Open for business: meeting web content accessibility standards in ecommerce
- Primary Content
As a website owner, it’s easy to make the assumption that all users will have the same (or very similar) experiences of on-site content. But while this may broadly be true, it might not be the case for the one billion people with disabilities that comprise 15% of the world population.
In June 2018, to help answer the needs of this diverse group, the World Wide Web Consortium released its Web Content Accessibility Guide (WCAG) 2.1 recommendation. A supplement to 2008’s WCAG 2.0, these guidelines form an excellent best practice resource for ecommerce businesses hoping to meet the needs of a user base with varying needs. Furthermore, while many of the WCAG’s recommendations concern user experience and interface, it has some useful advice for content creators as well.
Here are our top seven tips, drawn from the WCAG 2.0 and 2.1 guidelines, for online companies looking to meet web content accessibility standards.
1. Keep it literal
Browsers with cognitive difficulties such as language-related or communication disabilities may have trouble with complicated prose. To acknowledge this:
- Keep copy easy-to-read across the board – about lower secondary education-level – and use simple, clear language
- Keep overly complex interactive tools and forms to a minimum
- Avoid metaphors, slang, jargon or non-literal turns of phrase, as these run the risk of causing confusion
2. Support with visuals
In the same vein as the above, readers who have issues comprehending written text – for example, those with dyslexia – may find supplementary image and visual content helpful.
- For product pages, ensure that close-up details are reflected in product photography
- Product and buying guides should be illustrated with visual content throughout (preferably linking to relevant products and category pages)
- Simple symbols and icons within text can also help – for example, a graphic of a zip next to a bullet point detailing a bag’s zip
3. ‘Chunk’ written content
‘Chunking’ content – that is, dividing it into sections with line breaks, subheadings, visual cues, lists and colours – helps your audience maintain focus. This kind of content benefits everyone, but particularly those who may get disoriented when reading or struggle with concentration. In particular:
- Structure prose in short paragraphs with an intuitive layout (e.g. reading top-to-bottom and left-to-right in Western countries, with longer copy generally following a beginning-middle-end pattern)
- Include clear subheadings to help readers find topic markers in larger pieces of text
4. Embrace vertical video
Given Google’s recent recalibration to mobile-first indexing, developing device-optimised content should sit at the top of any brand’s to-do list. However, attention should also be paid to the particular device needs of disabled audiences.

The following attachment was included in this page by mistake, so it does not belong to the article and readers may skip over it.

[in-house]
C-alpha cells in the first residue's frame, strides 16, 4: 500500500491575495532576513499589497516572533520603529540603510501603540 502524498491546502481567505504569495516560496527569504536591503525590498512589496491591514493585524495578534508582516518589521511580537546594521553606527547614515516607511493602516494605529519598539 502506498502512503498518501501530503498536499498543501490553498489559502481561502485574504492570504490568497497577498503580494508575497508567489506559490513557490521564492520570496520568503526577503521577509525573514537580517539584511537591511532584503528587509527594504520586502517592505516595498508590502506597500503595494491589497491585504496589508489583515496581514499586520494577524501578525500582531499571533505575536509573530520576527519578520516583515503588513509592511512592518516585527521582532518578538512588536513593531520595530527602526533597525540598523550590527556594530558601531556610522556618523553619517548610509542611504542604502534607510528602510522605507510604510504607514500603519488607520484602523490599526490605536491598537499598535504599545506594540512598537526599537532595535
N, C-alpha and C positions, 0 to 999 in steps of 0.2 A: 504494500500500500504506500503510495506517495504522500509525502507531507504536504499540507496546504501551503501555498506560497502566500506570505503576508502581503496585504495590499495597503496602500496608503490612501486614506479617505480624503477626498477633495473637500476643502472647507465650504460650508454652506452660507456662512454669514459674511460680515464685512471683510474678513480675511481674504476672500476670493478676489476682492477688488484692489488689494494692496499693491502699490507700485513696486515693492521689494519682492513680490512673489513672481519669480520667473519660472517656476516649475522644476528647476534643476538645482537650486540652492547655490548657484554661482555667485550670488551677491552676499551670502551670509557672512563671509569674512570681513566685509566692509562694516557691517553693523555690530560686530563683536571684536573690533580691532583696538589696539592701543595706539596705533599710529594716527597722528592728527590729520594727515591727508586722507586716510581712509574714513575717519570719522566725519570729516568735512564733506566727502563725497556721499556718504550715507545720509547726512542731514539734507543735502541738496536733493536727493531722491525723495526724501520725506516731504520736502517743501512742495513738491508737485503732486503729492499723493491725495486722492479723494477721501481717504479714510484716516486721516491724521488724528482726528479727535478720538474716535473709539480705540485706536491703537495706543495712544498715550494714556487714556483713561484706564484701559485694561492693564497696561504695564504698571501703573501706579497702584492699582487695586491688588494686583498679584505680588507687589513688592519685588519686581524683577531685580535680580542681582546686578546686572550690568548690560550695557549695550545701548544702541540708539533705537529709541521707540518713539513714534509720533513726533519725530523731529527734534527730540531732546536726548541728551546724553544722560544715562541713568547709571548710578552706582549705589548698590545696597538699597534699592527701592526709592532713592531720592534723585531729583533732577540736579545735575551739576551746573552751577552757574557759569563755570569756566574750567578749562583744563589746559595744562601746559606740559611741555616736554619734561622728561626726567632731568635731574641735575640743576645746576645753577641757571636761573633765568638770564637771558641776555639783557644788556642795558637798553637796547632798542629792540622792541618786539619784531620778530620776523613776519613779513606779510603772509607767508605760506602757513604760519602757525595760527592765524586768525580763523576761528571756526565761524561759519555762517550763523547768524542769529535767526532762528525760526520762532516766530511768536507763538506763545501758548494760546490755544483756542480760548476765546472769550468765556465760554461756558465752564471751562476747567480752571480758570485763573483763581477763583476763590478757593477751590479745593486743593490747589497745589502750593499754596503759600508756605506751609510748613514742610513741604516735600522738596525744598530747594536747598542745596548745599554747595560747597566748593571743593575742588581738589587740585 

This means opting for vertical video over landscape. Landscape visuals can cause issues for users who can’t easily alter their phone screen orientation (e.g. where the user requires a stationary mount for their screen), whereas vertical can be displayed in most setups.
5. Always include alt text
Many people with disabilities use computer systems which convert text to non-visual information – for example, braille or audio feed. For these machines, online images and videos are not easily readable. To cater to them, content creators should supply appropriate, relevant alt-text for all non-text content that is informational (i.e. not purely aesthetic).
6. Keep things human
When creating WCAG-compliant sites, the British Standards Institution recommends that organisations involve real people at all stages of development. This means employing human content creators well-trained on a common brief, then user testing with the relevant, intended audience (i.e. people with disabilities).
7. Leverage automation to ensure compliance
While meeting the web content accessibility guidelines isn’t compulsory, it is illegal to falsely claim that a site is WCAG-compliant. This means that content creators must be either highly vigilant, ensuring that all on-site content conforms to the guidelines, or use supplementary automated tools to assist the process.
At Quill, we have developed our proprietary Quill Cloud content production platform to address these types of complex brief requirements. The Cloud utilises automated workflows to simultaneously manage thousands of tasks across our network of 3,000+ freelance content creators around the world, while incorporating machine learning-based quality and compliance functions that can be calibrated to any brief or requirement.
For WCAG-compliant content, we can specify compulsory alt-text, set maximum sentence length for simplicity and veto certain words – for example, idioms, jargon and slang that may confuse some readers. With the help of these tools, Quill is uniquely positioned to create human-written, fully WCAG-compliant Primary Content at both speed and scale, with dependability and accuracy.
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